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Through the 1960s, GM simply refined and improved its winning Cadillac formula.  The dream car of that era which really caught my Pop’s fancy was the the first generation front-drive Eldorado.  As an early 40-something, Pop was a prime target for the car, and sure enough, the sharp, sexy styling really spoke to him.  He wanted an Eldorado something fierce!  He never acted on the impulse though; having a wife and three young kids to take care of, along with a career to nurture (can’t drive a nicer car than the boss!), a Cadillac just wasn’t in the cards for him at the time.

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The next Cadillacs that really pushed Pop’s buttons were the downsized DeVille/Fleetwoods.  He’d been of the mind that the 1970s Cadillacs, like most full-size American cars, had really gotten too bloated.  So the more efficient approach that the 1977 cars ushered-in was right on target for him once again.

My Pop’s mother, who lived on the Mississippi Gulf Coast, was next door neighbors with the matriarch of the family who owned the local Cadillac franchise.  Each year, Georgia Belle (not kidding about the name!) got a brand new Fleetwood Brougham, always finished in red with red leather inside.  Every time we went to visit my grandmother, I would almost immediately run next door to check out Georgia Belle’s newest Cadillac.  Pop was never far behind me in heading over!  Ever the savvy salesperson, Georgia Belle always let him take the Fleetwood out for a spin.  I know he was so tempted!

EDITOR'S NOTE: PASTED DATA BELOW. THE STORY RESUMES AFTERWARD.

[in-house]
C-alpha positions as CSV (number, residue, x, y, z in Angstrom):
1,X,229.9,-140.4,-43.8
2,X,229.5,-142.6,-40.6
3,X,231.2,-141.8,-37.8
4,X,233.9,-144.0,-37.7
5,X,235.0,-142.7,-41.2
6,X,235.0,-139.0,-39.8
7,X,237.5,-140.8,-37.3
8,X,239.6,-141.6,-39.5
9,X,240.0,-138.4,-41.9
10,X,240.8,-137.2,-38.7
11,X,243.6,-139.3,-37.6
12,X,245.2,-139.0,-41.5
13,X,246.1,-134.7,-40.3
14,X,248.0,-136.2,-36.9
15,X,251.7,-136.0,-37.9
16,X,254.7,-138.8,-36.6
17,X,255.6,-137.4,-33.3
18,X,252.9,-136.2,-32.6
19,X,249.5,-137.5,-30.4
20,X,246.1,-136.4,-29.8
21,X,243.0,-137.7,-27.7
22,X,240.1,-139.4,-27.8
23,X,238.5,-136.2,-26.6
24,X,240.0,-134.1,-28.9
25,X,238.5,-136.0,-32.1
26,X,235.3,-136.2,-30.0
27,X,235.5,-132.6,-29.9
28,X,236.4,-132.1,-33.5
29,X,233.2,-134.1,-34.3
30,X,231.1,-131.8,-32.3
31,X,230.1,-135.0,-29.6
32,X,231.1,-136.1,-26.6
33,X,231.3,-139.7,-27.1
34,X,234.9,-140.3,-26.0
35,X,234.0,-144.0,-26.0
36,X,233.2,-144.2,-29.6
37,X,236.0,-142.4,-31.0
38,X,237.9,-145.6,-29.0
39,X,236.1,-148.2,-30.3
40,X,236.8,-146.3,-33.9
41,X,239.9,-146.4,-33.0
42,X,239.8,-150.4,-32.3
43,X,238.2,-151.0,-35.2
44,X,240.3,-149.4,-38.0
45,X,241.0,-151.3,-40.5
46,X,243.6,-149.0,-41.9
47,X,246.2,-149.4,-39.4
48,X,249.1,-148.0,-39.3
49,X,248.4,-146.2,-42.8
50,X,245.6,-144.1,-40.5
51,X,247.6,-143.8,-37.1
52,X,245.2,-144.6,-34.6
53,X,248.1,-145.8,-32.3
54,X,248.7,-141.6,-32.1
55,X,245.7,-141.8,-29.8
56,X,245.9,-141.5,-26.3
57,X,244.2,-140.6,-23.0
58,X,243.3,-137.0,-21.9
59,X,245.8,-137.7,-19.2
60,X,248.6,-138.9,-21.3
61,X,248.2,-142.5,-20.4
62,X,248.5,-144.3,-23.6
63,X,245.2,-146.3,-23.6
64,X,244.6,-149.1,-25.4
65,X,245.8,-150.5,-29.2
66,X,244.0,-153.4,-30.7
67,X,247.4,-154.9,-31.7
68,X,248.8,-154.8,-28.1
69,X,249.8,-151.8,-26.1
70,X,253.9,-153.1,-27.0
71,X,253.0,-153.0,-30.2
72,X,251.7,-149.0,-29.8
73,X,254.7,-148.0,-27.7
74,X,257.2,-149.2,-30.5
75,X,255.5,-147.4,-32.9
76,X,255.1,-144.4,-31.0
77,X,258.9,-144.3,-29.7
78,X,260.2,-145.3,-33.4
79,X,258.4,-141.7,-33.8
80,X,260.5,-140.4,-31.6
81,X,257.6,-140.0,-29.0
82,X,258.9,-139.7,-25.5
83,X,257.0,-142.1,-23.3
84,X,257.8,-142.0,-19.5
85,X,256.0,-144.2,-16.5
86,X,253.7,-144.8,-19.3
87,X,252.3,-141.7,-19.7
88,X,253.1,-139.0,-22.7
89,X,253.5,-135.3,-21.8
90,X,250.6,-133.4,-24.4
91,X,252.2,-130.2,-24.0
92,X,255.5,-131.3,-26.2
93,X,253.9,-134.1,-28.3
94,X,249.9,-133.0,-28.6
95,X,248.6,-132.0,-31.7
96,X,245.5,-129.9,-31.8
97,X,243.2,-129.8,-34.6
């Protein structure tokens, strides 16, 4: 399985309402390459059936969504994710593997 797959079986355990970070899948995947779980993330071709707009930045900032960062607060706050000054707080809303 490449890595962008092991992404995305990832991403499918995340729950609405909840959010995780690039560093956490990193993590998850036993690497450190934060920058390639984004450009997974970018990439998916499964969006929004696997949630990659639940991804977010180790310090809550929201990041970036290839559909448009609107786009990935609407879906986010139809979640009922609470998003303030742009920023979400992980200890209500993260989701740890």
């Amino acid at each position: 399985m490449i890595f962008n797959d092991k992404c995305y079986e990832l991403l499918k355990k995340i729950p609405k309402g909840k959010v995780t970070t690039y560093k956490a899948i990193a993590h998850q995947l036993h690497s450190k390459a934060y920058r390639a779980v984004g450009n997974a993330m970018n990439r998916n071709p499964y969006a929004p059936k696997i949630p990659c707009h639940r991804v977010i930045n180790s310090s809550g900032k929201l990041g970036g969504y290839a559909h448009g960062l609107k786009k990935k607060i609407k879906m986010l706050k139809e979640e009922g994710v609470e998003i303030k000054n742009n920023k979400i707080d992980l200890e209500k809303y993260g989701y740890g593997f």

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I did my part to fuel his Cadillac lust as well.  My mother had a 1975 Oldsmobile Ninety-Eight LS, and my parents typically kept her cars 4-years—long enough to get their money’s worth, but not to the point when wear and tear really took its toll.  So I knew 1979 would be the year we’d get a new car, and I set my 12-year-old focus on trying to convince him that our next car should be a Cadillac.

Each Fall when the new model year cars were introduced, Pop and I would visit all the dealership to check them out and I’d collect brochures.  His favorite stop, naturally, was Ponchartrain Cadillac.  I’ll never forget the Sedan DeVille that they had on the showroom floor, fully loaded including the snazzy Cadillac wire wheel covers.  It was finished in one of the new two-tone combinations that had just become available for 1979: Atlantis Aqua over Biscayne Aqua Firemist.  The exact same color combo was showcased in the 1979 Cadillac brochure, shown on a Coupe DeVille.